A The first cut is made horizontally through the medial cortex of the ramus. This is judged to be just superior to the occlusal plane of the mandibular molars and well inferior to the region of the anterior aspect of the ramus, where the medial and lateral cortices join and no longer maintain a medullary cavity. The medial osteotomy need not extend more than 2 cm posterior (Hunsuck modification) (see insert of Fig. 15-6, A). By keeping the medial cut “low” (i.e., close to the mandibular molar occlusal surface) and “short” (i.e., only 2 cm back), the incidence of a “bad” split (i.e., with the condyle as a third segment) is greatly reduced.
B The osteotomy then extends anteriorly and just lateral (buccal) to the molars. It is important that the saw blade penetrate the cortex and enter the medullary cavity in all locations. If the wisdom tooth is impacted, the saw blade will bounce off the wisdom tooth just after penetrating the superior paper-thin cortex (Fig. 15-6, B); this will be just lateral to the second molar. The blade will penetrate back into the medullary cavity as the osteotomy progresses anterior past the impacted tooth.
C The reciprocating saw is then repositioned to complete the vertical cortical osteotomy. The osteotomy location will depend on the planned buccal extension of the proximal segment (i.e., the Dal Point modification.) The vertical osteotomy begins at the inferior border of the mandible, where the inferior alveolar nerve is close to the cortex and prone to laceration (Fig. 15-6, C). The osteotomy then continues superiorly to join the cortical osteotomy, which was previously completed lateral to the molars.
Step 15. If the wisdom tooth is erupted and is to be removed, then the extraction is completed now or just before the cortical osteotomies; doing so before the actual split will limit a fracture of the lingual plate that may otherwise occur during dental extraction. A rotary drill with a tapered fissure bur may be used to judiciously remove bone adjacent to the tooth and to section the tooth to facilitate an atraumatic extraction.
Step 16. The wound is irrigated and suctioned. The retractors are removed, and two 1 inch × 3 inch cottonoids are placed for packing (i.e., hemostasis). One is placed along the medial ramus, and the other is placed along the lateral body of the mandible.
Step 18. With the use of a Tessier caliper, the vertical distance (height) between the medial canthus and the mid-maxillary incisor crown is measured on the left and right sides and recorded; this generally measures between 55 mm and 70 mm (Fig. 15-7). This is a reproducible relative measure of the anterior vertical maxillary height (see Chapter 12).
Step 19. Attention is turned to the vestibule of the maxilla on one side. Two medium “toed-in” retractors are used to retract the lip and cheek and thus expose the vestibule. A circumvestibular incision is initiated from the zygomatic buttress region anteriorly toward the midline (Fig. 15-8). It is useful to remain deep in the vestibule and to leave a full cuff of mucosa adjacent to the attached gingiva of the teeth. The most posterior aspect of the incision remains just anterior to and on the dental (vestibular side) of the visualized parotid duct. The incision is made with a Bovie electrocautery device or a knife (#15 blade). Once the incision is made through the mucosa the knife is directed toward the dentoalveolar region and down to bone. This will avoid injury to the infraorbital nerve and limit the exposure of the buccal fat pad.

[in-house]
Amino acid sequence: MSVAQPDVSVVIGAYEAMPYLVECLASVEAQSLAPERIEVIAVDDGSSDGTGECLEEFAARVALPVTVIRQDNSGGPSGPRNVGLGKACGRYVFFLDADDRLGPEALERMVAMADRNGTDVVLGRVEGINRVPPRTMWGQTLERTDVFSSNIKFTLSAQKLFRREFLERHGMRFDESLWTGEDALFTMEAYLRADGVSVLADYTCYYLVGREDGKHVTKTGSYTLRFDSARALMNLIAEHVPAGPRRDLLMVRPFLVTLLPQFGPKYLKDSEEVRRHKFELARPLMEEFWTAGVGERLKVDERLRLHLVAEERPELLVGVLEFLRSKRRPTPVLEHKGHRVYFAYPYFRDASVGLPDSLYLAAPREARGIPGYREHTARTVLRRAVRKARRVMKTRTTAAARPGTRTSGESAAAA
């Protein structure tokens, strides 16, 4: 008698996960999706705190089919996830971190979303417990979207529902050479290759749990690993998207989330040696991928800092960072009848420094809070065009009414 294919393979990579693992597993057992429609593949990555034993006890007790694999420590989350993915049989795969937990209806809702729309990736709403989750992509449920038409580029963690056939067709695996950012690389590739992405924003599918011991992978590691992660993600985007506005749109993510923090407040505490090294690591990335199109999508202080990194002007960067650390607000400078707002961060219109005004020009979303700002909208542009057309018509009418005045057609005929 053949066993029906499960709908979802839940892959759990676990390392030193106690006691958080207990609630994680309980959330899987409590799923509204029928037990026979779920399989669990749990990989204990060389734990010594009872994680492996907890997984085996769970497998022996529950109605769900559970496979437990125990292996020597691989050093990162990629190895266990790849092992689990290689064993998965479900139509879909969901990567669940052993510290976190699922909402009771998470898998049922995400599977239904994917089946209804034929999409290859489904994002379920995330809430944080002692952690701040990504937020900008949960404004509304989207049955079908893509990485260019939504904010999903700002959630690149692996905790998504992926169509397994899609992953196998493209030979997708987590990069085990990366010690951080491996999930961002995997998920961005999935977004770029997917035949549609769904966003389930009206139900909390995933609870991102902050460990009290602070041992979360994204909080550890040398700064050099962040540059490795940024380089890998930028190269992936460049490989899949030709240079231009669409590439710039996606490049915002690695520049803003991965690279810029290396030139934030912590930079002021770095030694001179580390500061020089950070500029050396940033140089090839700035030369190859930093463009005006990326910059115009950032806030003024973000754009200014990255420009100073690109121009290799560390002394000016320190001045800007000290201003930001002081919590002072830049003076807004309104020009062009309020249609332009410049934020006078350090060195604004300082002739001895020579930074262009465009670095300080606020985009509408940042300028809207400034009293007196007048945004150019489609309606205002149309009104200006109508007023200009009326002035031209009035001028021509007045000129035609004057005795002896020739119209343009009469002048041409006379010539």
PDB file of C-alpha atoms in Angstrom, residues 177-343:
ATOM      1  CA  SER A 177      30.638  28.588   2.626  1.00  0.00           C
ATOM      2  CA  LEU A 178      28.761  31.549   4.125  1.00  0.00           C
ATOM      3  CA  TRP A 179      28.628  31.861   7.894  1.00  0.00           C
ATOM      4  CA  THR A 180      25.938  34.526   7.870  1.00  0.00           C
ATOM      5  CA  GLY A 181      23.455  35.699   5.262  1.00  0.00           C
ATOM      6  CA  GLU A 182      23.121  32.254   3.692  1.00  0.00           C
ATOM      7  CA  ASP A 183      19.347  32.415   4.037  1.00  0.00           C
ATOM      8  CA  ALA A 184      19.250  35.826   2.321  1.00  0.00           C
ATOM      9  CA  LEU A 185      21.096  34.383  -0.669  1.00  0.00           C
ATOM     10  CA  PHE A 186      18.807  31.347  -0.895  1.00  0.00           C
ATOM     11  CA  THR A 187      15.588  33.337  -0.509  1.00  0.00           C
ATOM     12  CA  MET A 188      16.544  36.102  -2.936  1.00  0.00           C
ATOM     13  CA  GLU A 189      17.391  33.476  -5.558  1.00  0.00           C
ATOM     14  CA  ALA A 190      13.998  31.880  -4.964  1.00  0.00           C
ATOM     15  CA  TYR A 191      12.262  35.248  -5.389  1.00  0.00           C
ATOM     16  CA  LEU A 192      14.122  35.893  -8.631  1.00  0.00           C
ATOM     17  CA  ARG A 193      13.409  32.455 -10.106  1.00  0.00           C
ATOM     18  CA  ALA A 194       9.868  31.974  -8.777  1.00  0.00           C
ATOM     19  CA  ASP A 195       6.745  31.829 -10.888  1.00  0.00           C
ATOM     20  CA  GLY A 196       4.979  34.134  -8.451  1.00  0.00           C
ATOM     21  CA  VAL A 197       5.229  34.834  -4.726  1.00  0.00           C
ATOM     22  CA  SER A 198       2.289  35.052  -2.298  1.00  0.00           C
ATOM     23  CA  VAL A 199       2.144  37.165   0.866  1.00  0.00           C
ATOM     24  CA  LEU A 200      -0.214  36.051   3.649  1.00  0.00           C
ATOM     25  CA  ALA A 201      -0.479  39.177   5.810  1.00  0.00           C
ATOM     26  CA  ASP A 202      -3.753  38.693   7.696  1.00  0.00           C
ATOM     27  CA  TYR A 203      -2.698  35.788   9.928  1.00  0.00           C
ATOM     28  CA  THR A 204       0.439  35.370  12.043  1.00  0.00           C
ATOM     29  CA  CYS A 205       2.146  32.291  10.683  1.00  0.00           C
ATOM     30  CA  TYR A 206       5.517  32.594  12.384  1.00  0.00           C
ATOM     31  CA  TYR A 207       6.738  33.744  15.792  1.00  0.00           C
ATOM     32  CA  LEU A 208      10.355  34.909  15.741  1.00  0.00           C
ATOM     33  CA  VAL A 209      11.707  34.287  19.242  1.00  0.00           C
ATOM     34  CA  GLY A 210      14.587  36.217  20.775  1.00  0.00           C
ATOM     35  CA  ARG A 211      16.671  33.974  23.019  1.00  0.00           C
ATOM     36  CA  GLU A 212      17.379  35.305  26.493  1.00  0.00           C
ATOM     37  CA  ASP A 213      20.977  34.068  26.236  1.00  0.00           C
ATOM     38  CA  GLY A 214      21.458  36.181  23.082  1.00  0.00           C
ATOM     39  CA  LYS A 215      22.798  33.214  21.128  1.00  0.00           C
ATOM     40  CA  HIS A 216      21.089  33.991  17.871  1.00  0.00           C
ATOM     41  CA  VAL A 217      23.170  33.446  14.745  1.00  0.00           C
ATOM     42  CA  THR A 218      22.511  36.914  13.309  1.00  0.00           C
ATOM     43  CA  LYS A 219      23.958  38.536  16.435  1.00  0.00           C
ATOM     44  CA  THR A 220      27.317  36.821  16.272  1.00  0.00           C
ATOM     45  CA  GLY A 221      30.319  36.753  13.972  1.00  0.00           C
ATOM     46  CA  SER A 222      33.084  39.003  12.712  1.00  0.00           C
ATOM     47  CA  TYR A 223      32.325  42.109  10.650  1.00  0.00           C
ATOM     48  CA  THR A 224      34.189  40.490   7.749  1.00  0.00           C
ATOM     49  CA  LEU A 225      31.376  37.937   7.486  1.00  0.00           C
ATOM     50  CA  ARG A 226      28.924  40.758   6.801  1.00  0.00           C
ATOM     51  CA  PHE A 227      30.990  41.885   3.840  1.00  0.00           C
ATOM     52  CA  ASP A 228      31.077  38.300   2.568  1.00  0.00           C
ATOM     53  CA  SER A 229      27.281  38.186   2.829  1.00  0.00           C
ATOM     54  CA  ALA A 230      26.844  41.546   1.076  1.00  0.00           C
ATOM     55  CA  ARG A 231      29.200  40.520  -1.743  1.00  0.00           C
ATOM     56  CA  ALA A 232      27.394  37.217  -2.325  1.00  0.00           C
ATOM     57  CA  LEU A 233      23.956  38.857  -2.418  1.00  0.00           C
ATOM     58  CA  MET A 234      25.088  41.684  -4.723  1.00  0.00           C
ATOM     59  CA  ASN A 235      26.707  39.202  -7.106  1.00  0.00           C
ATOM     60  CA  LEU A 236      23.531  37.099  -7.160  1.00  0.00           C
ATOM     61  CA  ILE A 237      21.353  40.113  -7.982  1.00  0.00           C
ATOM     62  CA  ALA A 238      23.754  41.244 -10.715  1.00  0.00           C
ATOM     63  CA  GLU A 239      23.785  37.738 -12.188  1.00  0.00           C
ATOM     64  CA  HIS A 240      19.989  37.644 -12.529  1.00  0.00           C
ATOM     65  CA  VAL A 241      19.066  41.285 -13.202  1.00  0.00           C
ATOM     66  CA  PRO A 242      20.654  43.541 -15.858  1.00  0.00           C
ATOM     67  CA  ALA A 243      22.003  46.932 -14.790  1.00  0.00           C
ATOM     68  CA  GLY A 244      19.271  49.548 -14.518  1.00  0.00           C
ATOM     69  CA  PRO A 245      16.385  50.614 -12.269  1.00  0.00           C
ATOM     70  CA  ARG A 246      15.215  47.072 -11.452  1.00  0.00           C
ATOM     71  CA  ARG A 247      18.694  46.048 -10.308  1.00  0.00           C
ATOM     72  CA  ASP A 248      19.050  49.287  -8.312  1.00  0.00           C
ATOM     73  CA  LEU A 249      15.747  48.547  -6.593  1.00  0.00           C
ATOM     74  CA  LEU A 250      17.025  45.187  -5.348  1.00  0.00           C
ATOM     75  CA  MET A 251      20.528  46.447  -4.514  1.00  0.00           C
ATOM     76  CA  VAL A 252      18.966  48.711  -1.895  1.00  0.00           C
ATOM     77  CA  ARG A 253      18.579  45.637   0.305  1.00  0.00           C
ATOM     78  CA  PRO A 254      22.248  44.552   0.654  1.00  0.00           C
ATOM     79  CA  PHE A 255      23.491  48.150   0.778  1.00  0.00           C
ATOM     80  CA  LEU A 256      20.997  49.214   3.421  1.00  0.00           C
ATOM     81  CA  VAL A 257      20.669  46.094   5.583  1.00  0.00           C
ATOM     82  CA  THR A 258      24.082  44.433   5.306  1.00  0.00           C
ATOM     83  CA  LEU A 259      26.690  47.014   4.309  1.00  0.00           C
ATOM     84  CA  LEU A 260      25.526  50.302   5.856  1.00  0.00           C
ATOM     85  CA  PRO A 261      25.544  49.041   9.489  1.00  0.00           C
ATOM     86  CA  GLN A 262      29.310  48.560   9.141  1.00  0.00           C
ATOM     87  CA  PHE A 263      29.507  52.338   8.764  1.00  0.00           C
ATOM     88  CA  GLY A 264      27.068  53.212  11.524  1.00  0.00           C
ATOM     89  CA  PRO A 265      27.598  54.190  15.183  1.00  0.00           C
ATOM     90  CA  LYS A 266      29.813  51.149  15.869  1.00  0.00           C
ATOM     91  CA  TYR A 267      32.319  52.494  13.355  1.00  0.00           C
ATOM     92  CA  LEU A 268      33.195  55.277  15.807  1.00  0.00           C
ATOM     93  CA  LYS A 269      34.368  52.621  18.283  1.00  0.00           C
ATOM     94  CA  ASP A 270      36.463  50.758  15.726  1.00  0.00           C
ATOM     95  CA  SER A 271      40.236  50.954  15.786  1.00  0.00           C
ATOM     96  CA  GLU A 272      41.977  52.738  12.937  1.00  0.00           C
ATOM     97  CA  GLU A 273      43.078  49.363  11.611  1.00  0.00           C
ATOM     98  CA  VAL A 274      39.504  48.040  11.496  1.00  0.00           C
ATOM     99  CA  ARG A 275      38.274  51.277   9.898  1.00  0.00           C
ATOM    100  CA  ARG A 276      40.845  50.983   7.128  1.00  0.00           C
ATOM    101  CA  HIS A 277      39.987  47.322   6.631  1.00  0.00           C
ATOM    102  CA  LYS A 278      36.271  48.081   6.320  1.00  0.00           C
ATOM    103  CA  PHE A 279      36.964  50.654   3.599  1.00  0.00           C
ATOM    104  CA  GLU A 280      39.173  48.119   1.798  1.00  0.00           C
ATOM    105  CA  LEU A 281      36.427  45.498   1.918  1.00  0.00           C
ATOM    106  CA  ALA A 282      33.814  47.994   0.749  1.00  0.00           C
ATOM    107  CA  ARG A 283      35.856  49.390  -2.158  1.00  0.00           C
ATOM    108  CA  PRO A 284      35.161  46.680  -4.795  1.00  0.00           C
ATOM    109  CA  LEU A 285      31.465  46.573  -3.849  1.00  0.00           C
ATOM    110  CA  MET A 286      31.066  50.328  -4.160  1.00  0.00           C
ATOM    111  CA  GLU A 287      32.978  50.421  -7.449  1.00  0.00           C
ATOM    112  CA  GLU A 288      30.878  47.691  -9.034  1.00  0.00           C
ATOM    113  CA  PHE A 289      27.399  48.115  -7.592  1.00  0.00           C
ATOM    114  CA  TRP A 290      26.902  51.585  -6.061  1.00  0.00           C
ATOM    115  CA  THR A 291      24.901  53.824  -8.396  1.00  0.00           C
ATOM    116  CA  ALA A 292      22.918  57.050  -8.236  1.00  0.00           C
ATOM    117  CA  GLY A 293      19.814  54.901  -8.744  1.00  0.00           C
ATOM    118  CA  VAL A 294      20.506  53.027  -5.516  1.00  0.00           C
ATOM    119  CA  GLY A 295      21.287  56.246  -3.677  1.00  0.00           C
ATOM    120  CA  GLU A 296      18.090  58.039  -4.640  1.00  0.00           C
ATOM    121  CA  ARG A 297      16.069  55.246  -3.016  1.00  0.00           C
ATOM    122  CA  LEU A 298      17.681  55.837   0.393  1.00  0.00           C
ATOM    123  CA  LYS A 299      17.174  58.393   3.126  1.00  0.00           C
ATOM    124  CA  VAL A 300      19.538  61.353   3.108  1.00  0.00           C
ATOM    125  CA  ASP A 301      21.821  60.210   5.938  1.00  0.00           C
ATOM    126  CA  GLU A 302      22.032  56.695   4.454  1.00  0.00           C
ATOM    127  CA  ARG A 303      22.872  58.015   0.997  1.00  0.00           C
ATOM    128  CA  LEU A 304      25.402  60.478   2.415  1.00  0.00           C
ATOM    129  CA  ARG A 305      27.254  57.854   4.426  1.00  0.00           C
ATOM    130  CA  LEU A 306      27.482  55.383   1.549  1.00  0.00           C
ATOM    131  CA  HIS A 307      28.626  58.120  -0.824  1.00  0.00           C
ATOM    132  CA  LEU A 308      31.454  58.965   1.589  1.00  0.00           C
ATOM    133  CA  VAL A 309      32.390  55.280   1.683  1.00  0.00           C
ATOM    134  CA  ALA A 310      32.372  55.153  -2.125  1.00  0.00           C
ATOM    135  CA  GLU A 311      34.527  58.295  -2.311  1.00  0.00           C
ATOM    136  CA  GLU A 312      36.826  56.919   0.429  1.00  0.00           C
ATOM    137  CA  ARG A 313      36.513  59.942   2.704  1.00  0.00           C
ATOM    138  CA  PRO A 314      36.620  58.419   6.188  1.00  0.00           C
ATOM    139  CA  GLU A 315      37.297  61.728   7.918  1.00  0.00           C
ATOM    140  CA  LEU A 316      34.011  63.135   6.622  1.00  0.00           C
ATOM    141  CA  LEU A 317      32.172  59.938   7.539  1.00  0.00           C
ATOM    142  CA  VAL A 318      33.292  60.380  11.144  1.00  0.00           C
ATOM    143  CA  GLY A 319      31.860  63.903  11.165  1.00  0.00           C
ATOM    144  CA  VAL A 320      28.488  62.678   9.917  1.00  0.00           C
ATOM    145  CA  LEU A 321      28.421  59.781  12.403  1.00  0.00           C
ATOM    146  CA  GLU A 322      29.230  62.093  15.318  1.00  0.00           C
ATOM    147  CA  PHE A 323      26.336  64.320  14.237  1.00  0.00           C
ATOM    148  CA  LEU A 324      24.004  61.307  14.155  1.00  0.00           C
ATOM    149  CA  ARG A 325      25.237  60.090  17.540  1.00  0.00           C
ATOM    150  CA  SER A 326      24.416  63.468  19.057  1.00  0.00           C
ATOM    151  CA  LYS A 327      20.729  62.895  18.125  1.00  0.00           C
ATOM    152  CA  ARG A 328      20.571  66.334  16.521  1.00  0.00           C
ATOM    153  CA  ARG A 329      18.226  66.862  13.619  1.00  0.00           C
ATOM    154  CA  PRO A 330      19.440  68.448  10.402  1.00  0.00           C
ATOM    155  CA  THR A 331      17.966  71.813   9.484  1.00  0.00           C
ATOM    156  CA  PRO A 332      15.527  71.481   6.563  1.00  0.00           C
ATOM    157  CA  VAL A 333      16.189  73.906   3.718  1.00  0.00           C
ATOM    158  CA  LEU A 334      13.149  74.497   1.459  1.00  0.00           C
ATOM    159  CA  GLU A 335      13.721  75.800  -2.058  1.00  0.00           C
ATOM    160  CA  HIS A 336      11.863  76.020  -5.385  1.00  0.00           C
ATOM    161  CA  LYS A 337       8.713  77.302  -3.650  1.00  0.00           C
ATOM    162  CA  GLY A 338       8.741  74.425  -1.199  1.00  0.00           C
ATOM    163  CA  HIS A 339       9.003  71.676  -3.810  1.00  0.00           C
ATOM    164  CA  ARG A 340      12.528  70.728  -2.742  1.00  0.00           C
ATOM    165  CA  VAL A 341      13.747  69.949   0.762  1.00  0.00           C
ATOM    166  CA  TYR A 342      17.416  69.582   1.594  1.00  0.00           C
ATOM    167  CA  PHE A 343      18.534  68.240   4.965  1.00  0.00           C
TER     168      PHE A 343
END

Step 20. Straight and curved elevators are used for the subperiosteal dissection of the anterior maxilla extending to and on either side of the infraorbital nerve; extending medially to expose the pyriform rim, the floor of the nose, and the anterior nasal spine; and extending posterior to the pterygomaxillary junction. A long “toed-out” retractor is placed subperiosteally in the pterygomaxillary space (Fig. 15-9).
Step 22. Straight and curved elevators are used to further separate the nasal mucosa from each lateral nasal wall; the anterior nasal spine from the cartilaginous septum; and the nasal mucosa from the floor of the nose (Fig. 15-10).
Step 23. With four medium toed-in retractors (one on either side of the infraorbital nerve on each side of the maxilla) and two long toed-out retractors (one in each pterygomaxillary junction) in place, the anterior maxilla is fully visualized. A sterile pencil is used to mark the location for the horizontal Le Fort I osteotomy (Fig. 15-11). If significant maxillary intrusion is planned, a second parallel osteotomy line is marked out. The lower marking (i.e., the osteotomy site) is placed to be within the sinus, above the roots of the teeth, into each lateral nasal aperture, and below each zygomatic buttress. If an ostectomy is to be preformed, the upper marking is made superior and parallel to the lower marking and below the infraorbital nerves (Fig. 15-11).
Step 24. If segmentation of the maxilla is to be completed, the interdental osteotomies are initiated before down-fracture. This provides a stable “workbench” for the initiation of each interdental osteotomy. The interdental osteotomies are typically made either between the lateral incisor and the canine on each side (Fig. 15-12, A) or between the central incisors (Fig. 15-12, B). The subperiosteal dissection of the gingival cuff provides adequate exposure of each interdental osteotomy location without the need for direct mucosa incisions. Each interdental osteotomy site is marked with a sterile pencil. The osteotomy is then initiated with an oscillating saw (i.e., a short fan blade on a long shaft) and later deepened after down-fracture with the oscillating saw (i.e., a longer fan blade on a long shaft).
Step 25. With a reciprocating saw (i.e., a long straight blade), the Le Fort I horizontal osteotomy is completed through the lateral, anterior, and medial maxillary walls on each side (Fig. 15-13, A through C). Before the medial maxillary osteotomy is completed, the lateral nasal mucosa is protected with a small malleable retractor placed between the lateral nasal wall and the nasal mucosa. Before the lateral maxillary osteotomy is completed, the pterygoid fossa soft tissues are protected with a long, toed-out retractor.
Step 26. With a specialized guarded chisel and mallet, the septum of the nose (i.e., cartilage and bone) is separated from the maxilla. Care is taken to avoid penetration past the septum into the nasopharynx (Fig. 15-14).